Section 21 Tenant Evictions Notices are now
6 MONTHS NOTICE - applies from 29th Aug 2020
The PIMS Tenancy Agreement complies with the Tenant Fees Ban June 2019
Landmark case ruling now means that landlords and lettings agents have added responsibilities on repairs of their properties.
It has always been widely accepted by landlords and lettings agents that they are not liable to carry out repairs on outside areas of their tenants’ accommodation; this includes common halls, pathways and gardens and that repairs are carried out when their tenants inform them of a problem.
Now this is no longer the case due to a Court of Appeal ruling on the Edwards vs. Kumarasamy case.
In Section 11 of the Landlords and Tenant Act 1985, the landlord has a legal duty to ensure that the rented ‘home’ of the tenant(s) and its exterior are maintained in a good and safe state.
However in the case the tenant, Mr. Edwards who lived in a flat owned by landlord Mr. Kumarasamy, fell over a paving stone that was not level and was injured. This happened when Edwards went outside to put his rubbish in the common area for the dust bins and car park.
He sued the landlord for damages and the case examined whether the landlord should pay compensation.
Section 11 of the Landlords and Tenants Act, 1985 states that the landlord or letting agent has to carry out repairs on any property including the exterior i.e. ‘estate or interest’. The landlord Mr. Kumarasamy was only a leaseholder of the flat and neither the block of flats nor the communal exterior area were owned by him.
But within his lease he had a legal right of access to the path (easement) where the injury to Mr. Edwards occurred. The Court decided that this falls within the Section 11 requirements and therefore the landlord had a duty to make sure the outside was well maintained and safe.
Although in case law it does say that the tenants have to inform lettings agents or landlords of needed repairs to the property, the Court of Appeal decided that Section 11 does not state that notification by a tenant is a requirement. As case law implies that in normal situations where repairs need to be carried out inside the property, the landlord/lettings agent will see the problems first hand. The Court said that the landlord did have access to the outside communal areas and therefore could have seen the problem himself without having to be told about the uneven paving stone.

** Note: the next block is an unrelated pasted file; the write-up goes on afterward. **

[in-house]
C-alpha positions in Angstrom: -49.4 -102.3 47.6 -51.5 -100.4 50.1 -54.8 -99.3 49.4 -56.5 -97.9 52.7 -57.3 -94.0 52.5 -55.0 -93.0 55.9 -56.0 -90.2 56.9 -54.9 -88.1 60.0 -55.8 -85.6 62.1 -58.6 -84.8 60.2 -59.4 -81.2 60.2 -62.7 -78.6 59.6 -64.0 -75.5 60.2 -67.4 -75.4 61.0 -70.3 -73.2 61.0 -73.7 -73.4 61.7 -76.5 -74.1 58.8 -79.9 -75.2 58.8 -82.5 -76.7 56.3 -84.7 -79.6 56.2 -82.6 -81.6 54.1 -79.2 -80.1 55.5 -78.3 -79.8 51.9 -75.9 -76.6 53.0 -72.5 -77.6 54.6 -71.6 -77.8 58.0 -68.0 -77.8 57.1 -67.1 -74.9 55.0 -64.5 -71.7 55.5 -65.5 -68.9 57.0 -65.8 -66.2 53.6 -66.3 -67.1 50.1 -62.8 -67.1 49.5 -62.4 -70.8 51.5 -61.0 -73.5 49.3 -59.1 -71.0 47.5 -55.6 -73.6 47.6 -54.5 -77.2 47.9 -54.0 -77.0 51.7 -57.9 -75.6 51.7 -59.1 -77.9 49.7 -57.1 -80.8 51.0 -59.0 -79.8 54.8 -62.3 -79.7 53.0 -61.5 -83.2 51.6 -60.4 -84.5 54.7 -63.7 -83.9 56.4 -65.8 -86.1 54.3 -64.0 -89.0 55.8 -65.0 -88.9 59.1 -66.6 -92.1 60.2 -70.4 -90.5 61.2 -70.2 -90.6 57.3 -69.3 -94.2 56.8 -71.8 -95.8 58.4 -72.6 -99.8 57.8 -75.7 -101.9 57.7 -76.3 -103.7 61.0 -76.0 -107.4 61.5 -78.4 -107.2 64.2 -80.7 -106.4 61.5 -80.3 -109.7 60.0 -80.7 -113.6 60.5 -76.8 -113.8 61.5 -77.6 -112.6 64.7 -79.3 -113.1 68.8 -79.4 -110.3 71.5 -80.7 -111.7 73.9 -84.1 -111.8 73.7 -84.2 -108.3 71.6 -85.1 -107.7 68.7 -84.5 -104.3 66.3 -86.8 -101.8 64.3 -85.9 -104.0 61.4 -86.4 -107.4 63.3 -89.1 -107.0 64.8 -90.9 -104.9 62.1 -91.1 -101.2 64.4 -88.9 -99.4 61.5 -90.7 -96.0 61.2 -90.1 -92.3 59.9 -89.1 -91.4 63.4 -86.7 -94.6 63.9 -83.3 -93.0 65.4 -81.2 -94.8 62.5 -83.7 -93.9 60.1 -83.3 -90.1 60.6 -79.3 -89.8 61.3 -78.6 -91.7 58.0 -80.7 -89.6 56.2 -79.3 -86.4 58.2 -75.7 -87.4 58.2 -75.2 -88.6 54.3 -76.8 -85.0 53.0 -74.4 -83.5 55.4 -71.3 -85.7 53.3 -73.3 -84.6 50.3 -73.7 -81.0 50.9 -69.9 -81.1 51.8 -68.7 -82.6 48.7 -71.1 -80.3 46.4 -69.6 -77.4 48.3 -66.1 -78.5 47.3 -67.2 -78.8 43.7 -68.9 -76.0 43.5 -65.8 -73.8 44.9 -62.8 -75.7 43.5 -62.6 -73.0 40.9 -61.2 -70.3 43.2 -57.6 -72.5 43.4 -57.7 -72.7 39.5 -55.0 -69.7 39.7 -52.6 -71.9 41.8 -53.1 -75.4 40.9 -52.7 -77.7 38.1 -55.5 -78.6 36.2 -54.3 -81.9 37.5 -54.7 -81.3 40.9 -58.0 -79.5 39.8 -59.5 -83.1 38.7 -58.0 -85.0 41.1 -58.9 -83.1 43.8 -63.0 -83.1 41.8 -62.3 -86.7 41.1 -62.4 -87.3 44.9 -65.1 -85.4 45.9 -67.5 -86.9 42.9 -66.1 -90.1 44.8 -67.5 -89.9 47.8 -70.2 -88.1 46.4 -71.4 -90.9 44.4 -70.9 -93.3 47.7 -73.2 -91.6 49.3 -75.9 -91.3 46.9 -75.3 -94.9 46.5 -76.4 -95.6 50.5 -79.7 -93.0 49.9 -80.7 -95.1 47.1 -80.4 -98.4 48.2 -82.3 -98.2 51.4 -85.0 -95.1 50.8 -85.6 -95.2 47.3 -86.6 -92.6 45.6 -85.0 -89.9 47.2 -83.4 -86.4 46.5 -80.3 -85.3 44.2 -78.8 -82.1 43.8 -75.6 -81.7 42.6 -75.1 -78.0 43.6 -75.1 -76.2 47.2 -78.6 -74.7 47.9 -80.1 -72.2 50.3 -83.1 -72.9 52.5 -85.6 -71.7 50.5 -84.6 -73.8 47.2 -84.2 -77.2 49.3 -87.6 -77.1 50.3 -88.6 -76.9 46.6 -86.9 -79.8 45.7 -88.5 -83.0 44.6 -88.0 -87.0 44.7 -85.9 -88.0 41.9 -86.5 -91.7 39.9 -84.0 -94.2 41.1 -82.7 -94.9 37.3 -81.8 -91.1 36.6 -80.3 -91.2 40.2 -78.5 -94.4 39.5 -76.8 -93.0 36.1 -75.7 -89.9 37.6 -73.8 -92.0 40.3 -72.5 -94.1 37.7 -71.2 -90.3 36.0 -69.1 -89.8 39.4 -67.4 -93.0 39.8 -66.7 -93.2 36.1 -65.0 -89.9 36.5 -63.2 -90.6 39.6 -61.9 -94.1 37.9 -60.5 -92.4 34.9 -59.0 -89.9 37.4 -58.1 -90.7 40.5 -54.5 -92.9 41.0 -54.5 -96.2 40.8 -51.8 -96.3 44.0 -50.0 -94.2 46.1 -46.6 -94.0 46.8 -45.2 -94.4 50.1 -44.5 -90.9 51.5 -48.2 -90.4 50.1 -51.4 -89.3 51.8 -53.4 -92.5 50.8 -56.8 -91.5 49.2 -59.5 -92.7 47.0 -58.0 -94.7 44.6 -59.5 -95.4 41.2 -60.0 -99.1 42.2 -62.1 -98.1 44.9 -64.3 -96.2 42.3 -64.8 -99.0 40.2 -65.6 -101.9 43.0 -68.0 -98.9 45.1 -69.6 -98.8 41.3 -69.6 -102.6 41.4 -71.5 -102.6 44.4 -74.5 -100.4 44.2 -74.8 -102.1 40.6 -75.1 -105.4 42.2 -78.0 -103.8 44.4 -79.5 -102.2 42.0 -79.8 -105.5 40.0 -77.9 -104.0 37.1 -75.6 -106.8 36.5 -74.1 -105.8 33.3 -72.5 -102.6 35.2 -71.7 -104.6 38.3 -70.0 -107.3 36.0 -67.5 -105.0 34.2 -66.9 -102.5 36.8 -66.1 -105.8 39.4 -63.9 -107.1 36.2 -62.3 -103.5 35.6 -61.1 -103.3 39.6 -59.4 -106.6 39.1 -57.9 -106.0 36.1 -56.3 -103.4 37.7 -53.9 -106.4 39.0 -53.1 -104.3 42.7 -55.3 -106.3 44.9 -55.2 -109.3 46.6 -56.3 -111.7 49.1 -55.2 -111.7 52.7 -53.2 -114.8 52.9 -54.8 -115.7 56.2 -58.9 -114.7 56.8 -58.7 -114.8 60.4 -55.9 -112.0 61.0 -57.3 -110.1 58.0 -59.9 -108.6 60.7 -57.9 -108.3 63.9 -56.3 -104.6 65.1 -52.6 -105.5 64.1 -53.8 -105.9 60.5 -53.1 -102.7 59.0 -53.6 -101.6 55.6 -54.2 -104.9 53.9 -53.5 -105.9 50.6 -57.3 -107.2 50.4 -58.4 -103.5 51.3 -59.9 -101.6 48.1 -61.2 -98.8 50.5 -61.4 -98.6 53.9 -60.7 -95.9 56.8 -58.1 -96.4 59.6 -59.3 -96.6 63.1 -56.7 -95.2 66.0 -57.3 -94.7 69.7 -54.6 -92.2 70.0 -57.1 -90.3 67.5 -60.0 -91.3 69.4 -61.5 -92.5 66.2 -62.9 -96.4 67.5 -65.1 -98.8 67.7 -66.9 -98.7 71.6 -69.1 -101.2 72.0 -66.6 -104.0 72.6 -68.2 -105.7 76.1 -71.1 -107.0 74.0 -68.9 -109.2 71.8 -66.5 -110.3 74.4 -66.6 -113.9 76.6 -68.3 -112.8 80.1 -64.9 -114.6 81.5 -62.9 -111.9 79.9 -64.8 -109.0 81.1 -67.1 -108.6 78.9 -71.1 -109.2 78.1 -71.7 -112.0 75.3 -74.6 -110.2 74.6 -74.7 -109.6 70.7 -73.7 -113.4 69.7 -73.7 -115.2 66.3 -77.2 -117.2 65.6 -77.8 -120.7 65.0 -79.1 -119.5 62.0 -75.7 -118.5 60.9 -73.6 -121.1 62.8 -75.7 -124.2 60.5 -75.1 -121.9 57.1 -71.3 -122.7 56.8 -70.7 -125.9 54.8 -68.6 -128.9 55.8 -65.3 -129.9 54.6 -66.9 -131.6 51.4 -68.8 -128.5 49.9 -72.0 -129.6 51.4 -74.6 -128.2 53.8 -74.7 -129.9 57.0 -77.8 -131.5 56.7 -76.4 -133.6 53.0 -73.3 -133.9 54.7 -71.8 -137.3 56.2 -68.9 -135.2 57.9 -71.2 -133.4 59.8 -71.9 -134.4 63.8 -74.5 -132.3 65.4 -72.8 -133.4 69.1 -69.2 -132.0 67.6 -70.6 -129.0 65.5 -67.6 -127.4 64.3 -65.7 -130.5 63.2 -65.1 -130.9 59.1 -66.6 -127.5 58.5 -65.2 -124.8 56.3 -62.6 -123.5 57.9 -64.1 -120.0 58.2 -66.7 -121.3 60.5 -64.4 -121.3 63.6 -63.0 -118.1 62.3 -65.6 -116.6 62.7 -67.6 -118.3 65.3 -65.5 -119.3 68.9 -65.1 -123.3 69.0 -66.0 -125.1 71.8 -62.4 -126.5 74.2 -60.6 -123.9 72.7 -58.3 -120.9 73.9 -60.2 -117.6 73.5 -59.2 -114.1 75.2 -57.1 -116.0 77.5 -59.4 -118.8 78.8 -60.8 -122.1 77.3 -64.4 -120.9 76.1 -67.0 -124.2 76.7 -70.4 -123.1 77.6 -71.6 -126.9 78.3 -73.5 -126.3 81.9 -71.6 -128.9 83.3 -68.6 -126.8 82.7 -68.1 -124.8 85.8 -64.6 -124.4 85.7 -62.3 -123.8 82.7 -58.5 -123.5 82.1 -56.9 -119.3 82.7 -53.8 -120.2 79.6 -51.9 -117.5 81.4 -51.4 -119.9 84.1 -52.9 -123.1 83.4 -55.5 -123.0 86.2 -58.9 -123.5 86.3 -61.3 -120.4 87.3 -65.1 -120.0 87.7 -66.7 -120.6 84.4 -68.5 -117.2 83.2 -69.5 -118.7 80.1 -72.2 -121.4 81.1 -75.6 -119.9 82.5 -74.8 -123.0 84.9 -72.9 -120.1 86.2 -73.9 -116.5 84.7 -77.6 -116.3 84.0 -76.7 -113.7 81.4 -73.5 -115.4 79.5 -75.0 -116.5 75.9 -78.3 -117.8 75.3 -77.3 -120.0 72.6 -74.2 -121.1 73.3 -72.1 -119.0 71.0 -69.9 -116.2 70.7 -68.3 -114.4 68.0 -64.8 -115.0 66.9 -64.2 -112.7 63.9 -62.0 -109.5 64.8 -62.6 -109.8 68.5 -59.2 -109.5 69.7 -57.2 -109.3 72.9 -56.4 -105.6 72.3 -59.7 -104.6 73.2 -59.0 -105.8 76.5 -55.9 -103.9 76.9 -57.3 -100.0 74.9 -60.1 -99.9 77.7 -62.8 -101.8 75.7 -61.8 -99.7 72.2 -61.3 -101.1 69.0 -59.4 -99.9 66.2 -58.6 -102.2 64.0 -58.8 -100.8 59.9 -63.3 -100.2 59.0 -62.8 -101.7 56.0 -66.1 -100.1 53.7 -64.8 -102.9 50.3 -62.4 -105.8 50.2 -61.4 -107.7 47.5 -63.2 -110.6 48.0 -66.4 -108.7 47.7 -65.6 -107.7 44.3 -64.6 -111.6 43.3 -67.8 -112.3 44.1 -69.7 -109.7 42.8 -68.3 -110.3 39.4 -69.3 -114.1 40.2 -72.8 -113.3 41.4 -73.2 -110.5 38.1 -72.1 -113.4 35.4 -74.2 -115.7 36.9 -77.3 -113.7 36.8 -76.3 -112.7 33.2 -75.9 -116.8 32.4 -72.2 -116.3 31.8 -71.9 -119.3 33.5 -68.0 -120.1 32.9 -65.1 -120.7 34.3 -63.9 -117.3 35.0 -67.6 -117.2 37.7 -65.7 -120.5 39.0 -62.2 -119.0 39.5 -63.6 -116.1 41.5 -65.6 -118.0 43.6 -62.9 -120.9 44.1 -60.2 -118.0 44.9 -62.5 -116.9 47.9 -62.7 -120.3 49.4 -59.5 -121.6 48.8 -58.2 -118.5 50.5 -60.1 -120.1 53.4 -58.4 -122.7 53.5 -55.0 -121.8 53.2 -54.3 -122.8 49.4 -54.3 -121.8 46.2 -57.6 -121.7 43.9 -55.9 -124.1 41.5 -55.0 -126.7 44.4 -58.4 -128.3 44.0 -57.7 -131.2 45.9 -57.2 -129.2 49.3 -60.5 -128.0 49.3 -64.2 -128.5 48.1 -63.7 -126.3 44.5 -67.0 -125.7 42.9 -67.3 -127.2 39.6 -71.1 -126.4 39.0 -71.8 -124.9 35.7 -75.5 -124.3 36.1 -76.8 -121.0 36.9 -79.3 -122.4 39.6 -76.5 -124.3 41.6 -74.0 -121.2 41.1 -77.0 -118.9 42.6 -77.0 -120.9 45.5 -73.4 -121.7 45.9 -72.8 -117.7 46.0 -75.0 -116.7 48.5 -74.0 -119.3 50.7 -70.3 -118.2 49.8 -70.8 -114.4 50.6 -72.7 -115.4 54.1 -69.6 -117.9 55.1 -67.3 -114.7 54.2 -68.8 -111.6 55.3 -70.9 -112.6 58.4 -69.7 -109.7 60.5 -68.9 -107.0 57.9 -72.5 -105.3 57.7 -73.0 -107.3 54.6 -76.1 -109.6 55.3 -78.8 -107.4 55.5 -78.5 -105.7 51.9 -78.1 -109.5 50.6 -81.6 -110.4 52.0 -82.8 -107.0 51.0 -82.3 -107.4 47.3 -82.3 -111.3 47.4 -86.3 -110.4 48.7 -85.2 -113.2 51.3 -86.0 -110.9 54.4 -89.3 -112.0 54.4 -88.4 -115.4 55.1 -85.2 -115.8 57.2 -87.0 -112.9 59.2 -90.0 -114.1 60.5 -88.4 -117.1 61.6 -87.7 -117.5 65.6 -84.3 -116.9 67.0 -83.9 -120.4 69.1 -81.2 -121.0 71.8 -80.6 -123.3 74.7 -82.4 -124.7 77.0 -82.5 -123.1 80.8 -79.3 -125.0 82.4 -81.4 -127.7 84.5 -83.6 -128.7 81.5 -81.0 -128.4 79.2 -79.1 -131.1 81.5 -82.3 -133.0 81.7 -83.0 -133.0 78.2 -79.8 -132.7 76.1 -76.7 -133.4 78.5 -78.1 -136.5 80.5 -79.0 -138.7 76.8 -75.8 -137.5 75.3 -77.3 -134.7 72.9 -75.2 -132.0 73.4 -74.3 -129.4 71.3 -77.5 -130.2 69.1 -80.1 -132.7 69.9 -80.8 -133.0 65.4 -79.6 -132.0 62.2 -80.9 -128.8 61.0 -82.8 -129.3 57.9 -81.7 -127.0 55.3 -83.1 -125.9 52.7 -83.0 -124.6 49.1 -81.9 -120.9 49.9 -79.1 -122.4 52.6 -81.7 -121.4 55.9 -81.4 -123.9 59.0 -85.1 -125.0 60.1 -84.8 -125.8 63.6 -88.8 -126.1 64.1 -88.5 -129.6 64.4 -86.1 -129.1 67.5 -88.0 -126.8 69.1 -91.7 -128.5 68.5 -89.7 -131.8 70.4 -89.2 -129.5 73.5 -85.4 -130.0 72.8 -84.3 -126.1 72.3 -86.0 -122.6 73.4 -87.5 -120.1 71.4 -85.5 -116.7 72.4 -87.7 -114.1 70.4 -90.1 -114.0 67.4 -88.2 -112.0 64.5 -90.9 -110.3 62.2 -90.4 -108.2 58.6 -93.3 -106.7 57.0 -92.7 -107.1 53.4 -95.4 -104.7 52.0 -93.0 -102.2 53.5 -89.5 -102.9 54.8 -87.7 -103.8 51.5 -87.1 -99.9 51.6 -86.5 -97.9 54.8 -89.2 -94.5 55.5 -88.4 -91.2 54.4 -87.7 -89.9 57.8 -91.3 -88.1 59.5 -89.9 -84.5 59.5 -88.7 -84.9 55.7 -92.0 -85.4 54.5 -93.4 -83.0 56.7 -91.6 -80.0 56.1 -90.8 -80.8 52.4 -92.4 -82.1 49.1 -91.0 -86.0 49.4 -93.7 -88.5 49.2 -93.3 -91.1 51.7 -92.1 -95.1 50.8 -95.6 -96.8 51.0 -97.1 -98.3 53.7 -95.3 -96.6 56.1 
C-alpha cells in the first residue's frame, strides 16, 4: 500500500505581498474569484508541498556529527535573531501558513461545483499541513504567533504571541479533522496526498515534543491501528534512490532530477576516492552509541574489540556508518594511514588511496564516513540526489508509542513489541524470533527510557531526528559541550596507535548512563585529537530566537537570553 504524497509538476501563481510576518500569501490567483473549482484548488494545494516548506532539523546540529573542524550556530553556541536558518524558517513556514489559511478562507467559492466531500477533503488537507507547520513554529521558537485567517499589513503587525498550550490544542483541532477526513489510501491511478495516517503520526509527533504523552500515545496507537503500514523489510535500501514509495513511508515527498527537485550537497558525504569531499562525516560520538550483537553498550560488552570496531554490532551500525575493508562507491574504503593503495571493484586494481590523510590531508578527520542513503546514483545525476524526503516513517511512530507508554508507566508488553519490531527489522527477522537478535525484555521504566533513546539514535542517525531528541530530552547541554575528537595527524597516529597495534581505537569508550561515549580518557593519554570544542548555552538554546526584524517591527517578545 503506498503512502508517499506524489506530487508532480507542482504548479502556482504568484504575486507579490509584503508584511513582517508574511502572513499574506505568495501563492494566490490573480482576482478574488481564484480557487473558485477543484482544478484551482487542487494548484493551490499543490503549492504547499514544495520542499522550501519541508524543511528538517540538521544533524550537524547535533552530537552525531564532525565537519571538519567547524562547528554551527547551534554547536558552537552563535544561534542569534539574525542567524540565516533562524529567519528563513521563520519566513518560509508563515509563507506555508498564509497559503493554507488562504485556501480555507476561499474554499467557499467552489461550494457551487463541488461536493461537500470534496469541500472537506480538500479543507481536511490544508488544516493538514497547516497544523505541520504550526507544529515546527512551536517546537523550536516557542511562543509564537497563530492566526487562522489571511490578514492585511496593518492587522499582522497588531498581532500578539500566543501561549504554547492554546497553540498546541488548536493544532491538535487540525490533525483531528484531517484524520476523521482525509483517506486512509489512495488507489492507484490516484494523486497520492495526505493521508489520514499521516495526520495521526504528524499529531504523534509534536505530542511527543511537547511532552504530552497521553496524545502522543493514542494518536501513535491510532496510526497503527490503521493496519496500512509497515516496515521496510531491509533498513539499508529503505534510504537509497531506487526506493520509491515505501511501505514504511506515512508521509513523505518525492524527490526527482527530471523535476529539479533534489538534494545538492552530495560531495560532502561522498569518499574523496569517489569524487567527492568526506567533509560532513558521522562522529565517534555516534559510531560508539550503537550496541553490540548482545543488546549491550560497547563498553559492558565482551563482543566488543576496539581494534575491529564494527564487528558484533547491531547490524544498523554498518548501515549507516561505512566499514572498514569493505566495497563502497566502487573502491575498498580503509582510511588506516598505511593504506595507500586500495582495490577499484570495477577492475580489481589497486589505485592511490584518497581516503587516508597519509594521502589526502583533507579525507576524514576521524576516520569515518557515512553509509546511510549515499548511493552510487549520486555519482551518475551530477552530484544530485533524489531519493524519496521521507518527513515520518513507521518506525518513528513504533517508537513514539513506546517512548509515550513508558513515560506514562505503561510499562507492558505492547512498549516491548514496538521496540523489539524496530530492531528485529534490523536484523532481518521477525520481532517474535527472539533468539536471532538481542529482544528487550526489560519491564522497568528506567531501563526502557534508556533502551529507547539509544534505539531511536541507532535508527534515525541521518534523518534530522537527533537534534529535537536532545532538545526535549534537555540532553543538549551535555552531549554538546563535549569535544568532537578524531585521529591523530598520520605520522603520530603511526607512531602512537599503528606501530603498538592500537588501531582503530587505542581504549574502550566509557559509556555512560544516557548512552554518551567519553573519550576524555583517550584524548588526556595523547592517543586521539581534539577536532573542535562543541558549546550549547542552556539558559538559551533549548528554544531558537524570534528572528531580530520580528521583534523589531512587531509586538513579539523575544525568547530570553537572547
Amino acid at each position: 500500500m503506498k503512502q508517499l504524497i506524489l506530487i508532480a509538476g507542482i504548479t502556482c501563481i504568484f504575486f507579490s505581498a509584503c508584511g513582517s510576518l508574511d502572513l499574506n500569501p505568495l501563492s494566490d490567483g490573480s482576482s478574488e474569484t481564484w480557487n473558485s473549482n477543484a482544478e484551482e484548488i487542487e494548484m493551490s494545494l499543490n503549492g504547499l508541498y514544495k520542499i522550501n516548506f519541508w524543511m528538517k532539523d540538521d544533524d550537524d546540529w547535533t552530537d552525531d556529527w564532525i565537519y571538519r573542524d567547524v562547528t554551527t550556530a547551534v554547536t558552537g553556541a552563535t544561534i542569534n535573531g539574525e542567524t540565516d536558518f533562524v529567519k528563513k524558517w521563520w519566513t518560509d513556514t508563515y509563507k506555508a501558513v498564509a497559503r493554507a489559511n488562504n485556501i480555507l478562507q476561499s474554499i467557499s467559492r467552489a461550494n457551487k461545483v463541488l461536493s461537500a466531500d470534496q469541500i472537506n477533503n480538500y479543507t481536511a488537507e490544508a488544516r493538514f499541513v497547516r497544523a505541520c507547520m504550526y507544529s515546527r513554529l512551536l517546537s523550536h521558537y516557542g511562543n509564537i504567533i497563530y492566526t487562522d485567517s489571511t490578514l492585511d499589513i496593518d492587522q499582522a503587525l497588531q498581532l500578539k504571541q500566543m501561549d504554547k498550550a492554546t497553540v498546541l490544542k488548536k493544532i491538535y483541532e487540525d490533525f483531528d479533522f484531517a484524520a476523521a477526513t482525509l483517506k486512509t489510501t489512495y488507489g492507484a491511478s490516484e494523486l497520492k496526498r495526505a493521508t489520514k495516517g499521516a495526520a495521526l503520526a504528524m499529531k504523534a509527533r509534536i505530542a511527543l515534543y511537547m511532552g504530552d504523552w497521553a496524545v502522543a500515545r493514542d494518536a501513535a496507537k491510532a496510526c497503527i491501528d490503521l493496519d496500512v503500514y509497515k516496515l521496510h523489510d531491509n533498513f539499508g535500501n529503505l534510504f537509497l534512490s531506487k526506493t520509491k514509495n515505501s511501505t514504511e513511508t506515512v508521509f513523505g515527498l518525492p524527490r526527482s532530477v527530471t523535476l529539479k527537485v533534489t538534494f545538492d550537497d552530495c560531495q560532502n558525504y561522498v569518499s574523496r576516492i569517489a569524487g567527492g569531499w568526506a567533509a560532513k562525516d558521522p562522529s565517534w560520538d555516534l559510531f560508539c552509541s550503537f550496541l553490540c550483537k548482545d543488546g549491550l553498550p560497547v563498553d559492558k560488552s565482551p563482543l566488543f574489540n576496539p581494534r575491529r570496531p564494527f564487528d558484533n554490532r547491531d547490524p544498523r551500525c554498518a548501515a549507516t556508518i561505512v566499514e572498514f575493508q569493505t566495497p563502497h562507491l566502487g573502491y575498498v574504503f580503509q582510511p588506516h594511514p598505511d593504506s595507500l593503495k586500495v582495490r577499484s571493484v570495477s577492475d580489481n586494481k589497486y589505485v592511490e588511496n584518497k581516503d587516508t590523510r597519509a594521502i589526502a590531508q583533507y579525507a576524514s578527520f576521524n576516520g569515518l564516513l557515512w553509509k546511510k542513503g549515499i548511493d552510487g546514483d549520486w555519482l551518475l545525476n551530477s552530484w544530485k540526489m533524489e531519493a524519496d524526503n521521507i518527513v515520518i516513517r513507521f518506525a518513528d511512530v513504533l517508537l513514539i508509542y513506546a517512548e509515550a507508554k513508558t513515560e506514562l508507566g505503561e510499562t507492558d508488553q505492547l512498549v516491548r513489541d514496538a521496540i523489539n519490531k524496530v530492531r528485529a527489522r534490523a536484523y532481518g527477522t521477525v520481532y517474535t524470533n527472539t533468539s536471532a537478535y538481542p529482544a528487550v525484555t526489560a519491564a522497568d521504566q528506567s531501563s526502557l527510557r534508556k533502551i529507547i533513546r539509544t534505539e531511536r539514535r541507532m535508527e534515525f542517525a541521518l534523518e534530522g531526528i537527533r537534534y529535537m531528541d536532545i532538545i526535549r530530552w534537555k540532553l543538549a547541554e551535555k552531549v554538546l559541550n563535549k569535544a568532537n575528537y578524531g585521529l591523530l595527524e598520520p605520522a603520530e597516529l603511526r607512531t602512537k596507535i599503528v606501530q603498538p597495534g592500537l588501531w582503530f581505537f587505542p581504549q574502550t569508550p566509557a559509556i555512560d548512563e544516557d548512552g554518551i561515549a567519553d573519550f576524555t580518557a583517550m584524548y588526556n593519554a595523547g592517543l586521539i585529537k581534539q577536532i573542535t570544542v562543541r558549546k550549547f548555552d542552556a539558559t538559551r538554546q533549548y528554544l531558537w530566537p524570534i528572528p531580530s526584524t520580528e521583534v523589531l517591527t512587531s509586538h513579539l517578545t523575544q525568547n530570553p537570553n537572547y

The ruling on the case now means that landlords are liable to pay compensation even in areas outside the property that they do not own. Lettings agents also need to be aware of this as it is their duty to their client that they are told about the new levels of responsibility. These areas include any area that the landlord has a right of access to, a private drive for the property and communal areas in blocks of flats etc.
Those landlords who have their own freeholder or headlessor should quickly contact them so that all areas in and around the property are properly repaired, it could be that local authorities may be intervene if necessary, using the powers granted under the Housing Health and Safety Rating System (HHSRS).
Lettings agents also have the responsibility to inspect areas outside the property that has common areas, paths and driveways etc. Tenants do not have to report any problems so all landlords and lettings agents must be on the alert for likely problems and take the necessary actions.
Immigration Act revised 2016 should a landlord or letting agent fail to ensure ALL tenants/occupiers have a righto reside for the duration of the tenancy then they may be fined £3000 for each breach. The Secretary of State may instruct the landlord to remove such persons without the need of a court order by way of reasonable force
Labour market enforcement - restriction on illegal migrants to work. A labour market enforcement undertaking (an “LME undertaking”) is an undertaking by the person giving it (the “subject”) to comply with any prohibitions, restrictions and requirements set out in the undertaking
Under section 42 of the County Courts Act 1984 it is possible for the Court to transfer a matter from the County Court to the High Court for enforcement but leave (permission) of the Court is required first. The transfer time varies from court to court and can take up to 28 days, but normally takes far less. An application to seek permission can be made either at the time of making the possession claim or after possession has been ordered.